The Best of March’s Reading

March photoWe all know March isn’t really spring but in the north of England we were surprised and dismayed by the poor weather this month. We got early crocus flowers, then drifting snow and we’re heading into April with cold temperatures.

I’ve been luckier with my reading, however. Lots of books by old favourites were published this month including offerings from Fred Vargas, Jonathan Kellerman and Shona (now S G) MacLean. I don’t think there was a dud amongst them but my hands-down favourite was by Leif G W Persson. Linda, As in the Linda Murder was unusual and funny and must have been a guilty joy to translate from its original Swedish.

The eight books I read for crimepieces were:

1. Linda, As in the Linda Murder by Leif G W Persson

2. The Ghost Riders of Ordebec by Fred Vargas

3. The Locked Room by Maj Sjöwall and Per Wahlöö

4. Guilt by Jonathan Kellerman

5. The Healer by Antti Tuomainen

6. The Devil’s Recruit by S G MacLean

7. The Andalucian Friend by Alexander Soderberg

8. Dandy Gilver and a Bothersome Number of Corpses by Catriona McPherson

I also reviewed Johan Theorin’s Asylum for Eurocrime.  Do head over there and have a look what I thought of it.

Kerrie at Mysteries in Paradise is putting together a list of reviewers’ favourite books for March.

Review: Leif G W Persson – Linda, As in the Linda Murder

LindaWith an intriguing title, the meaning of which only comes apparent towards the end of the book, Linda, As in the Linda Murder is an unusual read from the outset. Persson has had two previous titles translated into English  but in this latest book, Evert Bäckström, a subsidiary but unforgettable character from Another Time, Another Life is elevated to central protagonist.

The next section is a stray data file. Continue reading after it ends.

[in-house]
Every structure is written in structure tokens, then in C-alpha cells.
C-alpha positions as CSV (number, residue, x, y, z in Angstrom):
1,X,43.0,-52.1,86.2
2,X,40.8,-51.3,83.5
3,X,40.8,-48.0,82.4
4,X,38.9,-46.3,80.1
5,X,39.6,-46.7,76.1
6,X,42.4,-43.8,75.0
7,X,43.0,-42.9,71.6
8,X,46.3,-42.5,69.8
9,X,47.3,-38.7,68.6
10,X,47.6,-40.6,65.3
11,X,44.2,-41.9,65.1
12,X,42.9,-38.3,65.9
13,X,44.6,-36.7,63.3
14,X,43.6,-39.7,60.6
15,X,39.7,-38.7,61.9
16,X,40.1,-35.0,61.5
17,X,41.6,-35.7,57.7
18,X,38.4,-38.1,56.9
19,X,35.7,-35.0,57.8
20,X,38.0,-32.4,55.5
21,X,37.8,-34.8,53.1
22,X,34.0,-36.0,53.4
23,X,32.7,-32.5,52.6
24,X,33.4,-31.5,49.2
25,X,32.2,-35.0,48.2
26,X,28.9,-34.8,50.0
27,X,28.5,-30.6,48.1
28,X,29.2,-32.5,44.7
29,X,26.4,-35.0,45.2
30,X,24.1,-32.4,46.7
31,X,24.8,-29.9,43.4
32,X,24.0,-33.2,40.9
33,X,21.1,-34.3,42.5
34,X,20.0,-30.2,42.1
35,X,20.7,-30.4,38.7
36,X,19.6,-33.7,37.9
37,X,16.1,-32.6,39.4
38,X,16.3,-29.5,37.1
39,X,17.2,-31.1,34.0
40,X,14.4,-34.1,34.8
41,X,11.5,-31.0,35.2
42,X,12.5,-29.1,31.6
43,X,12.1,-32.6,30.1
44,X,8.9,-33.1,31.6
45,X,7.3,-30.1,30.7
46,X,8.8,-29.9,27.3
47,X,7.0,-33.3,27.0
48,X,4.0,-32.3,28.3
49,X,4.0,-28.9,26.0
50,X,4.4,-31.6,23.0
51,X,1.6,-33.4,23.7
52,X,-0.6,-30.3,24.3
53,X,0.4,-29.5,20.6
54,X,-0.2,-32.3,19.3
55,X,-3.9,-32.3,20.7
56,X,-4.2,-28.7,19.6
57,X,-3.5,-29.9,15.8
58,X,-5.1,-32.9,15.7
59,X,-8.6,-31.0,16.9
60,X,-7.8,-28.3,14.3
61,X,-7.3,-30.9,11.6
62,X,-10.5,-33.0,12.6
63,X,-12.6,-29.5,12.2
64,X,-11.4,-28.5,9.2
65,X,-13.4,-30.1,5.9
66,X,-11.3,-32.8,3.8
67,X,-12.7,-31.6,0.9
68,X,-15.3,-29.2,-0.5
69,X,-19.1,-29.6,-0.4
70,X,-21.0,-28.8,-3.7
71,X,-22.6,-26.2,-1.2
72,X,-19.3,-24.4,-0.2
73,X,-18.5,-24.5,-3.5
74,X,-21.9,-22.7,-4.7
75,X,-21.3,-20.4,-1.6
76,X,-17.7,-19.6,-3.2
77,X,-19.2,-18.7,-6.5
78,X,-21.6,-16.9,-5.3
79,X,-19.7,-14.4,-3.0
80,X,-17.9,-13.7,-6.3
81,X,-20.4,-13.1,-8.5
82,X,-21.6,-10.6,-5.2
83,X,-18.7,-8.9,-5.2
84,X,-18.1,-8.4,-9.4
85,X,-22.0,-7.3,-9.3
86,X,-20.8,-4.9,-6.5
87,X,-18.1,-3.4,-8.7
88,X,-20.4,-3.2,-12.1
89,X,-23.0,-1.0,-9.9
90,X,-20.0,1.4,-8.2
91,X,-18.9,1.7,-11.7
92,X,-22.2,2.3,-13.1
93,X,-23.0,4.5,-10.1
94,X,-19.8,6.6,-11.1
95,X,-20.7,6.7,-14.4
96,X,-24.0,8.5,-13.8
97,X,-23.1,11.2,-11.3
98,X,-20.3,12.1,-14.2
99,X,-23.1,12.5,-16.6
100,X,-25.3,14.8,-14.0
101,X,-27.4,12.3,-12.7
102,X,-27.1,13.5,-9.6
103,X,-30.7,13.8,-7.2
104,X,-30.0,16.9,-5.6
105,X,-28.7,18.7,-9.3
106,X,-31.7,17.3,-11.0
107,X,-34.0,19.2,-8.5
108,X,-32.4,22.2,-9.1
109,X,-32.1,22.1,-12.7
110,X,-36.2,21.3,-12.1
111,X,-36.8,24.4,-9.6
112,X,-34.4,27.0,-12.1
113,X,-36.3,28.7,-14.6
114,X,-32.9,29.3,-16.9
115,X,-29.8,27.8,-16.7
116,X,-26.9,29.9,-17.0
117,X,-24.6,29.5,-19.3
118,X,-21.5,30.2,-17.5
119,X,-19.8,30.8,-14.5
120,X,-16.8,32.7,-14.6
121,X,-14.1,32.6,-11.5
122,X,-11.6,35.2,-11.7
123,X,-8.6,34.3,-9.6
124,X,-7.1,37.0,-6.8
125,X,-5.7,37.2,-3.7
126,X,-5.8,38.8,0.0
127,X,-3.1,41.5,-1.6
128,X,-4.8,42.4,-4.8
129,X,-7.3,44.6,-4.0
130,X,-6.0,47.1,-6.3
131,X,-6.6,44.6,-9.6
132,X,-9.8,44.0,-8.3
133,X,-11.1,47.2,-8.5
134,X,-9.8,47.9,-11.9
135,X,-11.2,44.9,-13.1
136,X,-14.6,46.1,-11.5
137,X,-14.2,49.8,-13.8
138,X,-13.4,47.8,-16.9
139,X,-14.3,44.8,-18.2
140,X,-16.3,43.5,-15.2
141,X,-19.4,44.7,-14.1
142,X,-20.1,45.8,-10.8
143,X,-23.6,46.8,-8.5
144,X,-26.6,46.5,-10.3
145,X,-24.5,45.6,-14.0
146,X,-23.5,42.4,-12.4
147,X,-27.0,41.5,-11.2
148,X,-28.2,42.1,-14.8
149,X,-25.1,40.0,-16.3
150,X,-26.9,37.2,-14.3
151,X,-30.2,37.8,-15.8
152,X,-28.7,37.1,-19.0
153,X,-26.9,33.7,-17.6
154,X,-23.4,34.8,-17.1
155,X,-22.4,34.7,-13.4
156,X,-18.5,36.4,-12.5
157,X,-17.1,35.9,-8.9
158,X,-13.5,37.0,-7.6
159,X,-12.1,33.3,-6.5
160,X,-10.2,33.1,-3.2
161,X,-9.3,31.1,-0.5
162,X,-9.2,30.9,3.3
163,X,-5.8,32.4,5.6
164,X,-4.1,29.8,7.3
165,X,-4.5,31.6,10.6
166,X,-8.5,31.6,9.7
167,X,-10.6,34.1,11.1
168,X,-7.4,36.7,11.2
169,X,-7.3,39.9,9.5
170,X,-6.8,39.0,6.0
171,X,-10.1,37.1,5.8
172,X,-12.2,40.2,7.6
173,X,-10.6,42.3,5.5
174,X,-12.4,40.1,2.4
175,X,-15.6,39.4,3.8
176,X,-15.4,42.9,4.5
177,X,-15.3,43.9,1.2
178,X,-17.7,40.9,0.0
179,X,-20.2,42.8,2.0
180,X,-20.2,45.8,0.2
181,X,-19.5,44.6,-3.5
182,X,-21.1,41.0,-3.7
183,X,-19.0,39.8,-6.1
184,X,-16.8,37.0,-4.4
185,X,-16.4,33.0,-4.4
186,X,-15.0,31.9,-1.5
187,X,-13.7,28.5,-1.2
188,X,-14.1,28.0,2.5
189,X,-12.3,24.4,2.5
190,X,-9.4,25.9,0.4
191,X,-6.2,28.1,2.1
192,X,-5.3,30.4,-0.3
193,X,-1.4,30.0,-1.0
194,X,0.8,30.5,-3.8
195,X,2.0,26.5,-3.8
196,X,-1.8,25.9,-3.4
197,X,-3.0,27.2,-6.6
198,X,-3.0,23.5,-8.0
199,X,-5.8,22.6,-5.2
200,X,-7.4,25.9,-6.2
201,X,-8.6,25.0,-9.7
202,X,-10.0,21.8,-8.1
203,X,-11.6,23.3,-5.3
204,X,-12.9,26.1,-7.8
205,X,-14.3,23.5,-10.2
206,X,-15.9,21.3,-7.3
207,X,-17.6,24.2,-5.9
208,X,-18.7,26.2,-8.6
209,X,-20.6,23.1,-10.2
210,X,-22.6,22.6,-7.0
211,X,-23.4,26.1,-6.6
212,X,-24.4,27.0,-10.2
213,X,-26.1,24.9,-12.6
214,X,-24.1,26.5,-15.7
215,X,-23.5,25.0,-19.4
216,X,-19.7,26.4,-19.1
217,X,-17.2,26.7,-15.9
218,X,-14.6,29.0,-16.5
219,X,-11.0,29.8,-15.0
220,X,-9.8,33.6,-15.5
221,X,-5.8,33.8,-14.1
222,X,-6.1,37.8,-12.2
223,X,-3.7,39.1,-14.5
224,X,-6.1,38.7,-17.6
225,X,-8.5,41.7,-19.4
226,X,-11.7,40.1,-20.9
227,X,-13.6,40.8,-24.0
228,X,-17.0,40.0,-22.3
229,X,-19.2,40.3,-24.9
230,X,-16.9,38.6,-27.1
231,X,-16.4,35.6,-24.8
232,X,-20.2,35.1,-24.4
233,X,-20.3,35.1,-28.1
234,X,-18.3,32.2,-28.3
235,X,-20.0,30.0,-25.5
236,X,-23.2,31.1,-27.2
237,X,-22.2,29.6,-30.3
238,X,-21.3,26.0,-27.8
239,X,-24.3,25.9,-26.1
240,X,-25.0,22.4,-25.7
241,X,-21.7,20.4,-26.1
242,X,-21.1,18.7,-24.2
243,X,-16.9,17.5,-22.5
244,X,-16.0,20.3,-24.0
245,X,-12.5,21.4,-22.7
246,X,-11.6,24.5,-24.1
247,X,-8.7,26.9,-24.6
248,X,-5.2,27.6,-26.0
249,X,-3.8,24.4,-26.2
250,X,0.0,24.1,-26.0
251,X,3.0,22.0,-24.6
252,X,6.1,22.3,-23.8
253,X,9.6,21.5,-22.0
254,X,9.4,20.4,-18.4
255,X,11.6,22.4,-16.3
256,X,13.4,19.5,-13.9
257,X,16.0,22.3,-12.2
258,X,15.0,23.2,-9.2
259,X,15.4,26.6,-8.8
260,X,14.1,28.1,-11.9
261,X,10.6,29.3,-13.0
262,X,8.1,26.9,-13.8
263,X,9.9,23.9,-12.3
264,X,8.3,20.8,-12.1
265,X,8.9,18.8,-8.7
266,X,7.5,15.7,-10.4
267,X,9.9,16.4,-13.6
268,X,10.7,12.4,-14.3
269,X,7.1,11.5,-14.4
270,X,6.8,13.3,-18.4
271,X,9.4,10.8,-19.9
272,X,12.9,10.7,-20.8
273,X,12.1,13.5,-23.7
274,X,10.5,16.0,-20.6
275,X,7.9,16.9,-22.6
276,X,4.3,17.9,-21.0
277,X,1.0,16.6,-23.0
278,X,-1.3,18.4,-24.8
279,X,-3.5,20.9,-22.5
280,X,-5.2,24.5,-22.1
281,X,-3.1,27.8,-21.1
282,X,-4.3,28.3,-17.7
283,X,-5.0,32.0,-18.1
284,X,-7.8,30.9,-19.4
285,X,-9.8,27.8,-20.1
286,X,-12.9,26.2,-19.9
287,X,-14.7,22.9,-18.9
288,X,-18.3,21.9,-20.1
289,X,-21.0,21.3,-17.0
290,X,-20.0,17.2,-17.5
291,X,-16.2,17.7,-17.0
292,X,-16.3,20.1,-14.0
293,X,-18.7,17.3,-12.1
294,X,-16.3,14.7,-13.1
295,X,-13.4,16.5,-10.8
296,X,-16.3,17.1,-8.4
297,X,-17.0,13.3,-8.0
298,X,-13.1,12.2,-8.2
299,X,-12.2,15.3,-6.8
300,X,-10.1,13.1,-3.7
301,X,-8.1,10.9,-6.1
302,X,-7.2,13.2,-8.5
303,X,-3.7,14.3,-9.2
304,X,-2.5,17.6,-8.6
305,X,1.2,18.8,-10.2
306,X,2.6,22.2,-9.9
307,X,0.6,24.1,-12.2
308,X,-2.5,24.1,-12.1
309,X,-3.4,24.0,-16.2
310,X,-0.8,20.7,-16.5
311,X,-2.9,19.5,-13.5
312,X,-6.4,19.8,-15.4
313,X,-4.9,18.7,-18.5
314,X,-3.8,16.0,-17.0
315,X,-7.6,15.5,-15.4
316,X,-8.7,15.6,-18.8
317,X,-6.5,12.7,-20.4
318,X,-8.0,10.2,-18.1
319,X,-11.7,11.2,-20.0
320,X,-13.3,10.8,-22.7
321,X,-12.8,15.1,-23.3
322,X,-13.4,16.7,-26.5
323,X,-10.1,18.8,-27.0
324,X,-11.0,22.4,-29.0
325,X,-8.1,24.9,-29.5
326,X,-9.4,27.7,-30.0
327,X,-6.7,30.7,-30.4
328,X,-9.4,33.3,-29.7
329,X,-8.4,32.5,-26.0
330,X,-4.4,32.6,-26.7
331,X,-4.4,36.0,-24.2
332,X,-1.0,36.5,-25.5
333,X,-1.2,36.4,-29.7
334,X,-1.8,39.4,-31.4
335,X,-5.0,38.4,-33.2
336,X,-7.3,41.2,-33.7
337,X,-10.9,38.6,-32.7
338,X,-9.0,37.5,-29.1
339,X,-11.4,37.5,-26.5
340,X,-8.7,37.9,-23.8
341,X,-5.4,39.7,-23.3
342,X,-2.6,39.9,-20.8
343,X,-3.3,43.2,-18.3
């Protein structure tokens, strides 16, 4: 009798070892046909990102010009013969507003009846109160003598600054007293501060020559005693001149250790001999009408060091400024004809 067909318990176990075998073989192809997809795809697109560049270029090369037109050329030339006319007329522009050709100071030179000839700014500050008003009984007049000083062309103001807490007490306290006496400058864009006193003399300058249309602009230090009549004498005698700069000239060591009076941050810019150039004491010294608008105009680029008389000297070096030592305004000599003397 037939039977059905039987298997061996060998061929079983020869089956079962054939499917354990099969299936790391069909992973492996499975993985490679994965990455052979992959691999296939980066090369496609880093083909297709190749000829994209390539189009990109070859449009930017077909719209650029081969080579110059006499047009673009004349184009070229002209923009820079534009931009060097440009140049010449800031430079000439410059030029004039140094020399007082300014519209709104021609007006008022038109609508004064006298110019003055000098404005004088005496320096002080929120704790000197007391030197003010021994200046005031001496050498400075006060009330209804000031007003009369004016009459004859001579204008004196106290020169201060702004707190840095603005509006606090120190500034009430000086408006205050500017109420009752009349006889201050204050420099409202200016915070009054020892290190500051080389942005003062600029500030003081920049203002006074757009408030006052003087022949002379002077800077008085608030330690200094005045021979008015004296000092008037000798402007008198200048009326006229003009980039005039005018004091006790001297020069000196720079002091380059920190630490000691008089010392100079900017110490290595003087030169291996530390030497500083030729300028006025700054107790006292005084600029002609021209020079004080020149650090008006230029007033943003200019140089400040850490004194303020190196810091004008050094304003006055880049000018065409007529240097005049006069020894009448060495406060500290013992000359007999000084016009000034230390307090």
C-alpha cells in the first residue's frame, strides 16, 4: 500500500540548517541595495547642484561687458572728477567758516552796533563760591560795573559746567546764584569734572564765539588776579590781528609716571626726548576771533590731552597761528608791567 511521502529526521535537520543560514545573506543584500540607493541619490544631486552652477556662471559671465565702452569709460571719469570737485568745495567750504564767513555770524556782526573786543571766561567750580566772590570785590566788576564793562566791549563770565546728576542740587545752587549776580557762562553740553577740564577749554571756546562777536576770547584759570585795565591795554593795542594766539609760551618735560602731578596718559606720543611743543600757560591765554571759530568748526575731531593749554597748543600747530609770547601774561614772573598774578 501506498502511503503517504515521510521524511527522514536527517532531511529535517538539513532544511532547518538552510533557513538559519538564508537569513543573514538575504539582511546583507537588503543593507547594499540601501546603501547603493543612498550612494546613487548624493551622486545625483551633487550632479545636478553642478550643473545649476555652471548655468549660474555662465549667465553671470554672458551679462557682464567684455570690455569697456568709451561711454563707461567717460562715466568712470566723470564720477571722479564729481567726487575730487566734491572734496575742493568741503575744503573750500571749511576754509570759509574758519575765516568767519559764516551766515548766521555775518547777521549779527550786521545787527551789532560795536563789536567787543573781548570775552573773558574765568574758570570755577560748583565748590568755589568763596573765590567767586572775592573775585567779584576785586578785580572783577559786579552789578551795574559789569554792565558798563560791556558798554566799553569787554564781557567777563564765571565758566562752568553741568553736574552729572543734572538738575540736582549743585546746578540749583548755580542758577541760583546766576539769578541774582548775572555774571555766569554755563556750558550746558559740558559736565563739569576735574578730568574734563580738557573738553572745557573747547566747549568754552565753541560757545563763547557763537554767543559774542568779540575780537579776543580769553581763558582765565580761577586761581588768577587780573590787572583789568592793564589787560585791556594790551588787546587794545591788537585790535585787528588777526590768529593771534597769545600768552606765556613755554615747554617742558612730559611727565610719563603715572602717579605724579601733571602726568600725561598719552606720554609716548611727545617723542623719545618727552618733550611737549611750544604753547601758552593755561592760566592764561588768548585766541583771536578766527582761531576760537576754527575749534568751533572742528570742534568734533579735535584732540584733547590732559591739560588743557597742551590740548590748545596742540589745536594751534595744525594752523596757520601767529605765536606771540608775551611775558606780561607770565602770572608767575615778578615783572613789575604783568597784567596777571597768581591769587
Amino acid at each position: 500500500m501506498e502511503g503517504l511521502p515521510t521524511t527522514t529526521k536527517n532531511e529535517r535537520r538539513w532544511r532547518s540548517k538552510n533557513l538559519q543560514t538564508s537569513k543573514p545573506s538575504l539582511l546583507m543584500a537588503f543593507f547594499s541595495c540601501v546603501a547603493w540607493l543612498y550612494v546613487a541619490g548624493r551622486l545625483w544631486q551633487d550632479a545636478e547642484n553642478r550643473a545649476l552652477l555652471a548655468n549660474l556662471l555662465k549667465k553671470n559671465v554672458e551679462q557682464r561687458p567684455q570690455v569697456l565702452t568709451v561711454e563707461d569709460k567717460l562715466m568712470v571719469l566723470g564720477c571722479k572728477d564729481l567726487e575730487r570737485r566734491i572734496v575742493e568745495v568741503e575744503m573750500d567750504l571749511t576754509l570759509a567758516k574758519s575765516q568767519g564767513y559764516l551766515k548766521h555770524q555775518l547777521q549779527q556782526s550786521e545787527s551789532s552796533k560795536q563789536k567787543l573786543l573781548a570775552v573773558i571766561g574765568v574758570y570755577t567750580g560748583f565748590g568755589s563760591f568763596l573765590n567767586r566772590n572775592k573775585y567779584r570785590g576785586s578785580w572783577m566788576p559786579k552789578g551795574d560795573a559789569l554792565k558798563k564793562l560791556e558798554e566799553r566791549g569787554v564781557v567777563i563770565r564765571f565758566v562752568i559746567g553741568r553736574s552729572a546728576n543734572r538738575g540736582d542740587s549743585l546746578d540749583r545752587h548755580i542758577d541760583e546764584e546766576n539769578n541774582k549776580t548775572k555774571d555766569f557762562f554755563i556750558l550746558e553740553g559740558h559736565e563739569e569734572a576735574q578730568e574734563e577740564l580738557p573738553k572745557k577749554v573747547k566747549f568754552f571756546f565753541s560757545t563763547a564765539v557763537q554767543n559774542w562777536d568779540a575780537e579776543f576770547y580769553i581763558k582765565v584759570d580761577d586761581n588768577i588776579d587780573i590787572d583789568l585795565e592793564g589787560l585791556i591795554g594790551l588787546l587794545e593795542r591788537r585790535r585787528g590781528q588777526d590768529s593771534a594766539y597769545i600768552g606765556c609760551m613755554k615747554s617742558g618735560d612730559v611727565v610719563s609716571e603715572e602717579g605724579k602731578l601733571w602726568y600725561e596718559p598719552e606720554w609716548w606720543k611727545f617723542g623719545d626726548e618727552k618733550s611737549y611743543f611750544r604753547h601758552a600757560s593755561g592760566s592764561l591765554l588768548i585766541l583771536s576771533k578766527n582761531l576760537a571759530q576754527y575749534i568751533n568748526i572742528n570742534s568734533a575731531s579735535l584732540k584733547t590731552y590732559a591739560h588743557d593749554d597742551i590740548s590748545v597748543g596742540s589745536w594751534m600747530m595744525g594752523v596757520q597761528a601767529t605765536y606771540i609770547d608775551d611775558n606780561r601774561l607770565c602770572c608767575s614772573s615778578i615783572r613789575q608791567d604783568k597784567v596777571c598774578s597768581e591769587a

Linda is a trainee at the Vaxjo Police Academy who is found raped and murdered in her mother’s flat after returning from a nightclub. Evert Bäckström is sent from Stockholm to head up the investigation, an odd choice given that  Bäckström’s work ethic involves him avoiding as much mental and physical effort as possible. Given Linda’s occupation there are a number of serving and trainee police officers who are potential suspects. As the team sift through the evidence, and try to understand why a wary young woman might have voluntarily let a murderer into the apartment, Bäckström does his best to take credit for the successes and distance himself from any real work.

Linda, As in the Linda Murder is a difficult book to review as its merits all revolve around the most obnoxious of characters, the force of nature that is Evert Bäckström. To try to do him justice in a review is difficult as he is both compelling and abhorrent. Sexist, racist, homophobic, facetious, work-shy, dismissive of his team – these are all the characteristics that should make him a repulsive read. But here’s the rub. He is very very funny. I read some of the scenes with a smirk on my face when really I should have been appalled. It is a compelling mix of Persson’s excellent characterisation and Neil Smith’s spot-on translation that you start laughing at Bäckström’s thoughts and actions and then immediately feel guilty.

We get glimpses of other members of the team who will be familiar from earlier books, including Anna Holt and Lars Martin Johansson, but really it is the passages featuring Bäckström that are the most interesting. There is an almost haphazard logic to some of Bäckström’s actions and his cop’s instincts serve him correctly on a number of occasions.

The murder investigation itself is slow paced, reminding me a little of the books of Maj Sjöwall and Per Wahlöö where the painstaking police work (not by Bäckström obviously) in the heat of the summer eventually yields results. It was interesting to read of an investigation set in a part of Sweden I know nothing about. Vaxjo in the Smaland region came across as both picturesque and provincial.

I suspect that this is a novel that people will either like or loathe depending on their ability to stomach the central character. It was an unusual read, it could have done with being a little shorter in my opinion but I’m definitely up for more of Evert Bäckström.

Thanks to Transworld for the copy of my book which has also been reviewed at Eurocrime.